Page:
The German rising star who was killed fighting for ISIS

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The German rising star who was killed fighting for ISIS

Burak Karan, la perla alemana que murió como soldado del ISIS

Born on September 11, 1987, Burak Karan was one of the most promising young footballers in Germany and played alongside Sami Khedira and Kevin-Prince Boateng.

It has now been five years since the story of Burak Karan came to light. A former Germany youth international who represented his country at under-16 and under-17 level, Karan would go on to lose his life fighting for Islamic extremists in a distant land.

Born in Wuppertal in North-Rhine Westphalia on September 11, 1987, Karan stood out on the football pitch from a young age. Playing as a defender in Bayer Leverkusen’s academy, his performances led to call-ups for the Germany youth sides where he coincided with Sami Khedira, Kevin-Prince Boateng and Dennis Aogo.

He was later scouted and signed by Hertha Berlin and Hamburg, before eventually joining Aachen.

Karan with the Germany under-16s.

Injury derailed a promising career

But although he had all the technical elements necessary to succeed as a professional footballer a cruciate ligament injury sustained when he was 19 brought Karan’s promising career to a premature end. It was at that time that Karan developed an interest in extremism and the jihad taking place in the Middle East and Central Asia and he started to lean towards radical Islamist ideologies. At the age of 20, he decided to quit football entirely.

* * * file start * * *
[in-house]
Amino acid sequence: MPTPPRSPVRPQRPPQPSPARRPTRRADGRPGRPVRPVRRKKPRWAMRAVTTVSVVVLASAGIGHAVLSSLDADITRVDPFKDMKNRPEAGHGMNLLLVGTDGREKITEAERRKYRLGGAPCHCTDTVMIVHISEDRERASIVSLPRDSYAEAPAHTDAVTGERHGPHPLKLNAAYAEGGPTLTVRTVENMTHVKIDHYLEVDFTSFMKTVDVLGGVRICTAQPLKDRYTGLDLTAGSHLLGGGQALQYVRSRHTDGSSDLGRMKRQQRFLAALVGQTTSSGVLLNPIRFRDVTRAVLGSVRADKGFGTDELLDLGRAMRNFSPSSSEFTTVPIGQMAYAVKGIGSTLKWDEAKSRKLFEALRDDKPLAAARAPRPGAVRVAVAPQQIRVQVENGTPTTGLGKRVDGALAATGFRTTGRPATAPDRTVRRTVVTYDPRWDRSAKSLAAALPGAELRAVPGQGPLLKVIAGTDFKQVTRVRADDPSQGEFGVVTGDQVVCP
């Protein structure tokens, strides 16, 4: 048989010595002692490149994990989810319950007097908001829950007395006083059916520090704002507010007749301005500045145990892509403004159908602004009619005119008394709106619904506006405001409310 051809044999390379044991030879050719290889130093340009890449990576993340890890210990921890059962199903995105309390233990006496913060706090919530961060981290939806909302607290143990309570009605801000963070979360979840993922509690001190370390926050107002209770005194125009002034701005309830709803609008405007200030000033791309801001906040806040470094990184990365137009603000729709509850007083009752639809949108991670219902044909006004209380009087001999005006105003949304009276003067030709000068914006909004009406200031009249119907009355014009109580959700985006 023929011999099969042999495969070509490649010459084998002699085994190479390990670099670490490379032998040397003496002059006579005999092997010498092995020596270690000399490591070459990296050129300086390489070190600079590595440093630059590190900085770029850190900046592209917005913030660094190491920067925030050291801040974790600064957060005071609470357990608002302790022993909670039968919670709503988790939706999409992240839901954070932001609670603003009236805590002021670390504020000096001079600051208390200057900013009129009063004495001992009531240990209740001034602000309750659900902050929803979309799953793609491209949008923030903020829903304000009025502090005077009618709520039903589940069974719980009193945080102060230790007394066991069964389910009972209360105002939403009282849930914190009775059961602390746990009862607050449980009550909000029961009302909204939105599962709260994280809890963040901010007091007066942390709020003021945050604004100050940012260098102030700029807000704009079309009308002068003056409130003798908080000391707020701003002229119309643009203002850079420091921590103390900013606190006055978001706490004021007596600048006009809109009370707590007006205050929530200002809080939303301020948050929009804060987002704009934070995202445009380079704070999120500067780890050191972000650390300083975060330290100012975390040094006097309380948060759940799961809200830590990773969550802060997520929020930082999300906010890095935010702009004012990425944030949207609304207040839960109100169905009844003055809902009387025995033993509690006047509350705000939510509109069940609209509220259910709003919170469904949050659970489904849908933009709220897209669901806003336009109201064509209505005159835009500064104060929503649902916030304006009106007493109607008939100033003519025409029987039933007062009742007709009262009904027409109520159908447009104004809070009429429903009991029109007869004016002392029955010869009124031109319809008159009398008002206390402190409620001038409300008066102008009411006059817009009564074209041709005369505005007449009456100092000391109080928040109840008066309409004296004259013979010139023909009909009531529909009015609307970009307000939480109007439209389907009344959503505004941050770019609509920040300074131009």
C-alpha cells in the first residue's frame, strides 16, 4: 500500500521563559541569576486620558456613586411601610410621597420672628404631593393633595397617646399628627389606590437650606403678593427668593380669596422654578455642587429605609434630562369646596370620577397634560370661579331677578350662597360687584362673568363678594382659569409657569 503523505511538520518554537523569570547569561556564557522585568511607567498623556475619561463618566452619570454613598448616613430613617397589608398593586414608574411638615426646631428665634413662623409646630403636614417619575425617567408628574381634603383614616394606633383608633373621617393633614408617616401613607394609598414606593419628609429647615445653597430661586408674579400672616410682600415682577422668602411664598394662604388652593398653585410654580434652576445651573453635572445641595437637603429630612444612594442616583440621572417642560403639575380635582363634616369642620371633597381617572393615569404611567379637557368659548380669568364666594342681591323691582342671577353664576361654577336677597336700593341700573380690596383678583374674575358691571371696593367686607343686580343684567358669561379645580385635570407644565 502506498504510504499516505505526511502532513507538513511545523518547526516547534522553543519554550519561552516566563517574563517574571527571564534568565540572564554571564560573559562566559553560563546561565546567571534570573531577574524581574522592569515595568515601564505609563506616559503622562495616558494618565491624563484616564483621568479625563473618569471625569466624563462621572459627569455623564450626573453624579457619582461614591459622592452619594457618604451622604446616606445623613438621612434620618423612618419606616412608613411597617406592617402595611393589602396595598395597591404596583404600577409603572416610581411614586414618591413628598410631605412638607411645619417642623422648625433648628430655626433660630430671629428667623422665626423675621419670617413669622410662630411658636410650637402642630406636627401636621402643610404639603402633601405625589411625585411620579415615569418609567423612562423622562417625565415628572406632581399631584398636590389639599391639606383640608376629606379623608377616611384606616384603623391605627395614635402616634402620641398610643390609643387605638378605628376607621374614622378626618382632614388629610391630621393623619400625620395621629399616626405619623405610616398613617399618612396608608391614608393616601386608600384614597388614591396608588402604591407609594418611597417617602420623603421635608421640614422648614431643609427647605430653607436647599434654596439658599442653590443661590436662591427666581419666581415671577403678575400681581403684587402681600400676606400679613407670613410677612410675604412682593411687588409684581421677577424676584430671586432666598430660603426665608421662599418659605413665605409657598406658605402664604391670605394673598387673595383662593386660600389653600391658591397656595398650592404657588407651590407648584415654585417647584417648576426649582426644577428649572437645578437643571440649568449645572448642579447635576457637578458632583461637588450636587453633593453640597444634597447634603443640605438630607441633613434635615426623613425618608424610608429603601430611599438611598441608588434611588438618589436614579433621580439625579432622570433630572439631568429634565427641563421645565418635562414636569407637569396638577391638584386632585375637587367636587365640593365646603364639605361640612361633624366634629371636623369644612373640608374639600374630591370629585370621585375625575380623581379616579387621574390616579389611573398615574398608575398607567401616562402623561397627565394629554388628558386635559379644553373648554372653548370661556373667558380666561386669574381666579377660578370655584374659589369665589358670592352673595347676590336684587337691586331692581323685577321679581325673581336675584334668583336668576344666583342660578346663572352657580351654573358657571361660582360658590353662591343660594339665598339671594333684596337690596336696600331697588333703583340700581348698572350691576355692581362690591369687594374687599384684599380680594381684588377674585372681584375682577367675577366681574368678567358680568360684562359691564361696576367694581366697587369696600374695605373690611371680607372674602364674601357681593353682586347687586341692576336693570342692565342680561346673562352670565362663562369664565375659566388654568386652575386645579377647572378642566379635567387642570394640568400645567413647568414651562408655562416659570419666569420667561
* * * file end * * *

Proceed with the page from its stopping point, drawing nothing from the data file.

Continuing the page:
Karan’s involvement began when he started to send food and medical supplies to Syria but it then escalated dramatically, as his brother Mustapha Karan explained in an interview with German daily Bild: “Burak told me that money and his football career were not important to him. He became a different person and started to watch videos on the internet about war zones. He felt the way that people were dying was unjust and so one day he just packed up and left.”

Karan in action in a youth international against England.

Fighting in Syria

Still just 20 years of age, Karan cancelled his contract with Aachen and travelled with his wife and two children to North Africa. There he joined up with jihadi groups preparing fighters to join extremists in conflict zones including Syria, where he trained in handling weapons and terror tactics.

Eventually, Karan became a person of interest to the German authorities, who had been alerted to his extremist sympathies and links to Al-Qaeda. But it proved to be too late for Karan.

In 2013, Karan was fighting against the loyalist army of Bashir al-Assad on the Turkey-Syria border in the city of Azaz, north-west of Aleppo, where he was killed during a bombardment of ISIS positions by the Syrian air force.

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